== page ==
200-metre high at the Corgo Viaduct

9 March 2012

CAET XXI, a temporary consortium formed by the Portuguese construction companies Soares da Costa, RRC (Ramalho Rosa Cobetar) and the Spanish FCC, is presently building a viaduct over the Corgo river, in the Portuguese town of Vila Real.

The viaduct, one of the longest and highest in Portugal, is part of the Transmontana Highway, which will link the city of Oporto to the Spanish border when it is completed this October.

The Corgo Viaduct, with a length of 2,795 meters (9,170 ft), a height from the bottom of the valley of 230 meters (754 ft), and a main span of 300 meters (984 ft), will run over three roads and one railway line. Pillars number 18 and 19, the highest of the whole structure, are being built by two Linden Comansa Flat-Top tower cranes, model 21 LC 400, with maximum load capacity of 18 tons (39,680 lbs), and erected with jib lengths of 70 meters (229 ft), allowing them to load up to 5,000 kilos (11,020 lbs) at the jib-end.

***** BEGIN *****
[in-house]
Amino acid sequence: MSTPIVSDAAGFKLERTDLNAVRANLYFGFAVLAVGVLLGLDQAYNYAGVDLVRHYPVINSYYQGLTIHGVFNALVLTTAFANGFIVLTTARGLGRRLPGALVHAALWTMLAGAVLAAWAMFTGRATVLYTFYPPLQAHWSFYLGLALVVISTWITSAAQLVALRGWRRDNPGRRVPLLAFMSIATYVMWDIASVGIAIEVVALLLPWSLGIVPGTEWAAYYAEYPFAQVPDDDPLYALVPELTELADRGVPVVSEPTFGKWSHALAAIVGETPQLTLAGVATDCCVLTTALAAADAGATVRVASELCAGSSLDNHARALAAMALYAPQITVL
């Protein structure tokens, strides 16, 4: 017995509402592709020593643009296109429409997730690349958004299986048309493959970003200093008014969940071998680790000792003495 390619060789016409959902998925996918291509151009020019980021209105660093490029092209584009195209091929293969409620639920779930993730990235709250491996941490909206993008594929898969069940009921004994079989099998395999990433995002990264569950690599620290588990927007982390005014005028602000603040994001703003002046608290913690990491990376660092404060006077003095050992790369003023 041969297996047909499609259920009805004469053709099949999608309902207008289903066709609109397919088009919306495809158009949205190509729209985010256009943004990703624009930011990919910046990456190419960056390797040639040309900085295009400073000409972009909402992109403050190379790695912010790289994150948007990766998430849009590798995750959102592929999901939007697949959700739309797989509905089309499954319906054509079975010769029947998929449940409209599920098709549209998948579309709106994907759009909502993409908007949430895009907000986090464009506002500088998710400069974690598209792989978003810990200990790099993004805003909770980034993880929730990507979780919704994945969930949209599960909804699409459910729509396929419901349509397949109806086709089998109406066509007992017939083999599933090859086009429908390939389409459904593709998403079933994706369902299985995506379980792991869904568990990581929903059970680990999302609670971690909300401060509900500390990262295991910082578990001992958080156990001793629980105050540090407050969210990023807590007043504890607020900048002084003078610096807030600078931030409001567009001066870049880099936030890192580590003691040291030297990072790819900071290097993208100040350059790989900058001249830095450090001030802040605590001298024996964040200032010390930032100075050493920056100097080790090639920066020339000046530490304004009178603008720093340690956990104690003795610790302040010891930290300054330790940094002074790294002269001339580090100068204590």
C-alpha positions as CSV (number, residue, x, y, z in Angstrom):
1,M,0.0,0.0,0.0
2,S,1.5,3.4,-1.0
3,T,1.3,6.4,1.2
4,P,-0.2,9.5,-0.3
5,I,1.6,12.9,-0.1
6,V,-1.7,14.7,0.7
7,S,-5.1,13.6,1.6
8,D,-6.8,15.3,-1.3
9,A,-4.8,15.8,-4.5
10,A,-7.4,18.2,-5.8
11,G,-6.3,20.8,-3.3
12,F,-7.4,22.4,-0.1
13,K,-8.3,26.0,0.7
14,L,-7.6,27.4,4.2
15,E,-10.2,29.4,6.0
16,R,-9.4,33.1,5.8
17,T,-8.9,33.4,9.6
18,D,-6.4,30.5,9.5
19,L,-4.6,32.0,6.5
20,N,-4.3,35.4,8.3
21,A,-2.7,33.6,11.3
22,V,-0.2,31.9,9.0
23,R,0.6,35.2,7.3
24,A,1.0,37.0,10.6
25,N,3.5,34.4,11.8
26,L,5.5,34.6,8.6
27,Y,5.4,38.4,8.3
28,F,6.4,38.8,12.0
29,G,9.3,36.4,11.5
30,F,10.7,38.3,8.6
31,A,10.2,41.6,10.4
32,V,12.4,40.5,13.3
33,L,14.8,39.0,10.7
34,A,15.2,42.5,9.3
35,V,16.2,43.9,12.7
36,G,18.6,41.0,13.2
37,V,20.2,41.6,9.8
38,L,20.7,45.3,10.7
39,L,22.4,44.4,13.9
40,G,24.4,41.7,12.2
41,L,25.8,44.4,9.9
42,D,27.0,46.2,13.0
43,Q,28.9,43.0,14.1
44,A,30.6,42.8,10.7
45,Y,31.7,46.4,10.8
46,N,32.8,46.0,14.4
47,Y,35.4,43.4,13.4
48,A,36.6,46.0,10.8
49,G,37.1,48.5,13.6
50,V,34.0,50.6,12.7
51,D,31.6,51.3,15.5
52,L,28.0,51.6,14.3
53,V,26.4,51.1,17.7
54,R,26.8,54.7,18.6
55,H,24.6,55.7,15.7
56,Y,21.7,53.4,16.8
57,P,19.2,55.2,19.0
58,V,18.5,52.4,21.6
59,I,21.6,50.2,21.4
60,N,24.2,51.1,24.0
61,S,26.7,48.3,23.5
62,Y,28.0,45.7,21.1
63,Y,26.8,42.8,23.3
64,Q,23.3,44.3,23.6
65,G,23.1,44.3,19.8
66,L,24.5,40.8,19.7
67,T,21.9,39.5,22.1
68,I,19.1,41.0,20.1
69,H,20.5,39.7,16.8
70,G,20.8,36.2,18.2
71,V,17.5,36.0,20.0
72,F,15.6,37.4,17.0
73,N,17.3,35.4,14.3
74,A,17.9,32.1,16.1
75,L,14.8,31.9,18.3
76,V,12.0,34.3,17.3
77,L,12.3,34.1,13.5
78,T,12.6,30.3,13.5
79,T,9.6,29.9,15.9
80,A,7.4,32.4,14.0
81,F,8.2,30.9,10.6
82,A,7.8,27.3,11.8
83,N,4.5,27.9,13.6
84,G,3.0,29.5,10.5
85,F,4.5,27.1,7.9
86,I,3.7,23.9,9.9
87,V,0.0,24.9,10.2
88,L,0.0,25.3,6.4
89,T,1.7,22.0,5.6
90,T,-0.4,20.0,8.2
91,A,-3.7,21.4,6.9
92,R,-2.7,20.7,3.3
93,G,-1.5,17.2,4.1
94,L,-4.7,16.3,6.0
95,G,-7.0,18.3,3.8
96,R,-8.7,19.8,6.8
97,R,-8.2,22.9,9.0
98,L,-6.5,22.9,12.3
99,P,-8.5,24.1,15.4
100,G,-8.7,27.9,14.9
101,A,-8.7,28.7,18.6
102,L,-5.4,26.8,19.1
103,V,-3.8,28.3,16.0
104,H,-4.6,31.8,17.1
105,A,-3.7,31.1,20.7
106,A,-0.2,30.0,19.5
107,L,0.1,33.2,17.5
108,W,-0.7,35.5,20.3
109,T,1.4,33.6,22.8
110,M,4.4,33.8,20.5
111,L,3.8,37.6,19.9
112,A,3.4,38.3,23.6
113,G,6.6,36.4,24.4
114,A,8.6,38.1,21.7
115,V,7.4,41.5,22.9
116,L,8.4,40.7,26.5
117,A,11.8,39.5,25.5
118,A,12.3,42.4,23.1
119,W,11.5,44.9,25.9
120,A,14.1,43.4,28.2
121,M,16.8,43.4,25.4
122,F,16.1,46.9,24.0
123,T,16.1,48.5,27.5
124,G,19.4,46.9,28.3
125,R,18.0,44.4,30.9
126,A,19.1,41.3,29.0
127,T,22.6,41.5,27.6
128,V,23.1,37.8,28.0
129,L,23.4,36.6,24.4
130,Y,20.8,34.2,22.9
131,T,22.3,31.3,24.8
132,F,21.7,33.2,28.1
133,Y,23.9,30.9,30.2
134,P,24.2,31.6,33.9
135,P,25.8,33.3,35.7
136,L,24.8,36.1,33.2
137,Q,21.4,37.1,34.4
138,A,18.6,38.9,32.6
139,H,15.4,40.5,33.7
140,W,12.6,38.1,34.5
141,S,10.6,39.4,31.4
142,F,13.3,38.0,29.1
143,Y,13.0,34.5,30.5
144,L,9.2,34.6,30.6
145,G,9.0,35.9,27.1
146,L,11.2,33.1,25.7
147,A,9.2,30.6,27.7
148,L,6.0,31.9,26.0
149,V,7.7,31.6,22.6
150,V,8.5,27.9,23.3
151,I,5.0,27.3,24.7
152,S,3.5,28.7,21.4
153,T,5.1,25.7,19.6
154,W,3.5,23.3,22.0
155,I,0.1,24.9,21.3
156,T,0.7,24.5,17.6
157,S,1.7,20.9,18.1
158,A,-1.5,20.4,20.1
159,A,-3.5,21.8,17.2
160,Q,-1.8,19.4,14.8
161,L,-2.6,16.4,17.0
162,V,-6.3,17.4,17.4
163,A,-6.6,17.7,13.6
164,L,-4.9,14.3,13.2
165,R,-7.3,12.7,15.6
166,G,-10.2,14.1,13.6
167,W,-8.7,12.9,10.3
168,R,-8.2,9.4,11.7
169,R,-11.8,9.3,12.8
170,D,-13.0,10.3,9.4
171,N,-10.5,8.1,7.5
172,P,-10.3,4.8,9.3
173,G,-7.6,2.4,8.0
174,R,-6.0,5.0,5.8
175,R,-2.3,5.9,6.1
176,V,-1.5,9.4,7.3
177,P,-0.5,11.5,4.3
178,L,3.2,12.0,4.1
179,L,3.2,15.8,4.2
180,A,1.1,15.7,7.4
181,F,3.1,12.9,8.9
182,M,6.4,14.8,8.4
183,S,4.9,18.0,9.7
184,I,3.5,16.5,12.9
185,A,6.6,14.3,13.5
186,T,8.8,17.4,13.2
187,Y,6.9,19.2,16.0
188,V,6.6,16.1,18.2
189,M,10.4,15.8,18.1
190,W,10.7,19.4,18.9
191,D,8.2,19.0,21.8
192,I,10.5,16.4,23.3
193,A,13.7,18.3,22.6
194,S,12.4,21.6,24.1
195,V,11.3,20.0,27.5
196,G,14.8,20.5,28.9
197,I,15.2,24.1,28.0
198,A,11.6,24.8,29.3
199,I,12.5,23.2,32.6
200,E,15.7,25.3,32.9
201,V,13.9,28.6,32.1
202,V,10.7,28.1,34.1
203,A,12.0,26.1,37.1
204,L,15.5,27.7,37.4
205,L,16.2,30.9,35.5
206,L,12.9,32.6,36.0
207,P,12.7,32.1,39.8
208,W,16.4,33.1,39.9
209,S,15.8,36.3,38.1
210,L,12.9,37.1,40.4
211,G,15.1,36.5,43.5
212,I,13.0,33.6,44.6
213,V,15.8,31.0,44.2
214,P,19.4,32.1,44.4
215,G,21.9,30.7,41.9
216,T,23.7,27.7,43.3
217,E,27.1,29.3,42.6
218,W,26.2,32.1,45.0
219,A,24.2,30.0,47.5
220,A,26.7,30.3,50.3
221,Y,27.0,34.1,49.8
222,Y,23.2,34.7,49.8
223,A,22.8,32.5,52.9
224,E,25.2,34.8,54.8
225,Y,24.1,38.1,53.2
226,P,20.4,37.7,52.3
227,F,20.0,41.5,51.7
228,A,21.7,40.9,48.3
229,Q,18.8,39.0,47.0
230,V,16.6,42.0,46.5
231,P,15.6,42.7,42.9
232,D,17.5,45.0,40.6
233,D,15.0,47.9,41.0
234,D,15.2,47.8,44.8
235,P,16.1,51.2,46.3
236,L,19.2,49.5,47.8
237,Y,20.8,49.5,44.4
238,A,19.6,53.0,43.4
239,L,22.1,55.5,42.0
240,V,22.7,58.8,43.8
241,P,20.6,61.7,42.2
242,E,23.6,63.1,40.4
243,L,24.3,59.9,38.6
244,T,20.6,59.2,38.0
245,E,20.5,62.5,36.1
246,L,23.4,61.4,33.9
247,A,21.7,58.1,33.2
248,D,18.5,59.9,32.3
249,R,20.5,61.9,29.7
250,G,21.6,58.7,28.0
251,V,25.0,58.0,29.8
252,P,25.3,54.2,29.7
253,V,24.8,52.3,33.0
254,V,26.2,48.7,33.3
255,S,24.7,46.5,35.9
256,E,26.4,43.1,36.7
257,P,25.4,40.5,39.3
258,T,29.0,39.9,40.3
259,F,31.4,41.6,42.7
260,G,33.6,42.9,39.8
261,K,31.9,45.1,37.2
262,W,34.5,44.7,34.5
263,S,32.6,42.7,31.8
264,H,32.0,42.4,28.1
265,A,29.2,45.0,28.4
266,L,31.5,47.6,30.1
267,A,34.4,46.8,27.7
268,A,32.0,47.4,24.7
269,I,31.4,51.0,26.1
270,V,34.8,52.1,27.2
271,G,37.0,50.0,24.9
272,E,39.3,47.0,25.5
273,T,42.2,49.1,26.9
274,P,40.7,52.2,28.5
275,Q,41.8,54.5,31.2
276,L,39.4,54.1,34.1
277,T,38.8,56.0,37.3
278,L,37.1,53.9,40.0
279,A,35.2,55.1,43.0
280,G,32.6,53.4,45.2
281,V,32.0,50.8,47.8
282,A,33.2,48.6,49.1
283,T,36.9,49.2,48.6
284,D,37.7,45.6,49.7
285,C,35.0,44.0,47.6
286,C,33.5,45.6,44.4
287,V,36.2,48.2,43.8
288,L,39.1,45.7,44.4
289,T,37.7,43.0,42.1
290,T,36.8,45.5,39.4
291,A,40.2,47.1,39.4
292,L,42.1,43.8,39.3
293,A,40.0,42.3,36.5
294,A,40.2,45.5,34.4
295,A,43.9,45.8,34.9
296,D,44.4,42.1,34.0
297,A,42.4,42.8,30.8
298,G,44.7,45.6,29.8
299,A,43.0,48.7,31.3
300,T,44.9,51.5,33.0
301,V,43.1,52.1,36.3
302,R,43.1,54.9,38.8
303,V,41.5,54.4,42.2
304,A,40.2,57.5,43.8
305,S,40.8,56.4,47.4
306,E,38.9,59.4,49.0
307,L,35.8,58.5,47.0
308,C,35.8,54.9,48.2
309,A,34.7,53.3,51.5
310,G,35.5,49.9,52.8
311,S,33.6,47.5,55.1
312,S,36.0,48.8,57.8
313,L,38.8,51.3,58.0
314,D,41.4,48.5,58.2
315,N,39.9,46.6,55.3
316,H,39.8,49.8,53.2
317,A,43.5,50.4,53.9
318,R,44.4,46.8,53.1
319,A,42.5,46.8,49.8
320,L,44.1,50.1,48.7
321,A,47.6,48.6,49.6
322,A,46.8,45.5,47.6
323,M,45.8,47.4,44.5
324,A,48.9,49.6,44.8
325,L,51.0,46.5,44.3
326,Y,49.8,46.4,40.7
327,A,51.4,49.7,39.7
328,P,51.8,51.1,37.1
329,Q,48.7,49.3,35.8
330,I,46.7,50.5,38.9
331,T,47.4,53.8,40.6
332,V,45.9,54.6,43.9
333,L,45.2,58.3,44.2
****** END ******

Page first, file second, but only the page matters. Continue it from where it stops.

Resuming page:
The cranes are currently erected with a height under hook of 168 meters (551 ft), but both of them will soon reach a height of 207 meters (679 ft). The jacking-up of the cranes from the initial height (69.2 m / 227 ft) has been performed using a hydraulic cage J4-1 in three phases (up to 101m, 132m and 168m / 331, 433 and 551 ft) and, in a few weeks, the last jacking-up will be carried out to reach its final height of 207 meters (679 ft).

In order to ensure the stability of the cranes at such height, each one holds four ties to the pillar, at heights of 50, 81, 113 and 156 meters respectively (154, 266, 370, and 511 ft), and with a length from the crane’s mast to the viaduct’s pillar of up to 10 meters (32 ft).

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